Why reading is good for you

In her New Yorker article about bibliotherapy, Ceridwen Dovey touches on the notion that reading can make you happier.

Reading has been shown to put our brains into a pleasurable trance-like state, similar to meditation, and it brings the same health benefits of deep relaxation and inner calm. Regular readers sleep better, have lower stress levels, higher self-esteem, and lower rates of depression than non-readers.

So, put down your phone and pick up a book (or at the very least your Kindle).

Why talent isn’t enough

This week I read Outliers by Malcolm Gladwell and also watched 20 Feet From Stardom, which in their own way both tell the same story.

That story is that, no matter how talented you are, there are so many other factors that will determine whether the level of your success.

20 Feet From Stardom is a wonderful documentary about backing singers – specifically those who have quite remarkable voices – but who never quite made it.
Continue reading “Why talent isn’t enough”

Lunchtime brain food

From Sentenced to Life by Clive James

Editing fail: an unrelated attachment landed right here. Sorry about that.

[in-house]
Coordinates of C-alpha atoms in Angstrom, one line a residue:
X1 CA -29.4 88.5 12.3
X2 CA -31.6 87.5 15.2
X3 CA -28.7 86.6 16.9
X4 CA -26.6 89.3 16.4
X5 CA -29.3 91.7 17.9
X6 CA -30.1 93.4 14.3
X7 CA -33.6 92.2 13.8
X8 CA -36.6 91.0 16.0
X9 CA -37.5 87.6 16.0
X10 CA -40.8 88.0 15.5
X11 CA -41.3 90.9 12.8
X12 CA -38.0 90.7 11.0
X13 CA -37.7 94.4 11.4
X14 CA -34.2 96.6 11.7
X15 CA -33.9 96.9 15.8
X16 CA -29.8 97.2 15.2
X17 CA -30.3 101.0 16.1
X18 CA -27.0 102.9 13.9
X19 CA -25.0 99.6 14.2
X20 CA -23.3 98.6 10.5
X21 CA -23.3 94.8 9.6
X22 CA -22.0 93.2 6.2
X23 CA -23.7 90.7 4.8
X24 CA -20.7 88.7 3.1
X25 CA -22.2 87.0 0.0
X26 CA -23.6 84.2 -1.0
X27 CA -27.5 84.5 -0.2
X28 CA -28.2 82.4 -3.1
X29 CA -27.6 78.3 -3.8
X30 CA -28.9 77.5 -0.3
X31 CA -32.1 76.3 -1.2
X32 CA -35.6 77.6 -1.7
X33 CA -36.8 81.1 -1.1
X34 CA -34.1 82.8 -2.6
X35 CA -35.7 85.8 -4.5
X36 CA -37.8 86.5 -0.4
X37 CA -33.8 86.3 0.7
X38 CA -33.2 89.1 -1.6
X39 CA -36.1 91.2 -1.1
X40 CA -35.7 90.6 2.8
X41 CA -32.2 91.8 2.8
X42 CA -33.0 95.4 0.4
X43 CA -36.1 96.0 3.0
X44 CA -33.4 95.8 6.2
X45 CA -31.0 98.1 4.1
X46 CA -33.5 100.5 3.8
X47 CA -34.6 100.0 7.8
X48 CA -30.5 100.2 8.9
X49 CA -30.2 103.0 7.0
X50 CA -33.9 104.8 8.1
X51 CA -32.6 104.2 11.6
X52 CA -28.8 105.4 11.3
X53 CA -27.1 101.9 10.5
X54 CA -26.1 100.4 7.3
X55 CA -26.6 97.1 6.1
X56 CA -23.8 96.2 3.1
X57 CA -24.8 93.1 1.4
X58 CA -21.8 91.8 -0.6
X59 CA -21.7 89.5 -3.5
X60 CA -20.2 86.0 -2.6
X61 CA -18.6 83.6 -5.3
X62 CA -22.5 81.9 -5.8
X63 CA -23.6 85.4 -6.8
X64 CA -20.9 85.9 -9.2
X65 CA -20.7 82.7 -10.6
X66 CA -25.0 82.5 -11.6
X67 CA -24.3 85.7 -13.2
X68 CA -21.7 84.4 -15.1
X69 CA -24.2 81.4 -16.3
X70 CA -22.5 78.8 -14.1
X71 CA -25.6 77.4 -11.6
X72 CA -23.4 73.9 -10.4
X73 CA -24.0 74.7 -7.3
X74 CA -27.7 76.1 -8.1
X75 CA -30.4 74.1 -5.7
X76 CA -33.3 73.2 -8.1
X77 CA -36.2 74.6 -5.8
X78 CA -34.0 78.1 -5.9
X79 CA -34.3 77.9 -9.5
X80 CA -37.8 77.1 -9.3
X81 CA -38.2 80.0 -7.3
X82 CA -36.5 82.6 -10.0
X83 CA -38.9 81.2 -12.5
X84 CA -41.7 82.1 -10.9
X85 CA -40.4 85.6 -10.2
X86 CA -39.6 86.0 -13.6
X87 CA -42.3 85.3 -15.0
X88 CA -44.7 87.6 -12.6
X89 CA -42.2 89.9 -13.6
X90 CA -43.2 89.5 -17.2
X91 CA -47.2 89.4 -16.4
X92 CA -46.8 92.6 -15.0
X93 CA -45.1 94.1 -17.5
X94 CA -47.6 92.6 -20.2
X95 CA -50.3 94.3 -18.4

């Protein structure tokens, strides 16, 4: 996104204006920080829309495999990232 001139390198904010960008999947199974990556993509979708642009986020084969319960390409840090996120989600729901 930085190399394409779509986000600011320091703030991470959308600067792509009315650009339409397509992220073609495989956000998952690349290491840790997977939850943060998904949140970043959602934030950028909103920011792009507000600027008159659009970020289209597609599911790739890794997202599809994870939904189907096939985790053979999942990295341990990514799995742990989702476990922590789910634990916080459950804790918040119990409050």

From Sentenced to Life by Clive James
If ever I’m feeling either physically or mentally depleted at lunchtime, I can usually guarantee that a walk round Waterstones on Gower Street will give me the necessary stimulation required to lift me.

Today was a case in point. Not only did I browse Clive James’ incredibly moving, recent anthology of poetry, Sentence Of Life (from which the poem on the right is taken), but I found time to read the first few pages of Laura Barnett’s feted novel The Versions Of Us, as well as The Mystery Of The Clockwork Sparrow by Katherine Woodfine.


A selection of second-hand kids books
A selection of second-hand kids books
But I wasn’t just after fiction and imagery to move me. I also browsed the rather frightening 2071: The World We’ll Leave Our Grandchildren and also reminded myself of just how good Art Spiegelman’s Maus is – possibly the most amazing work about the Holocaust anyone will ever encounter. Continue reading “Lunchtime brain food”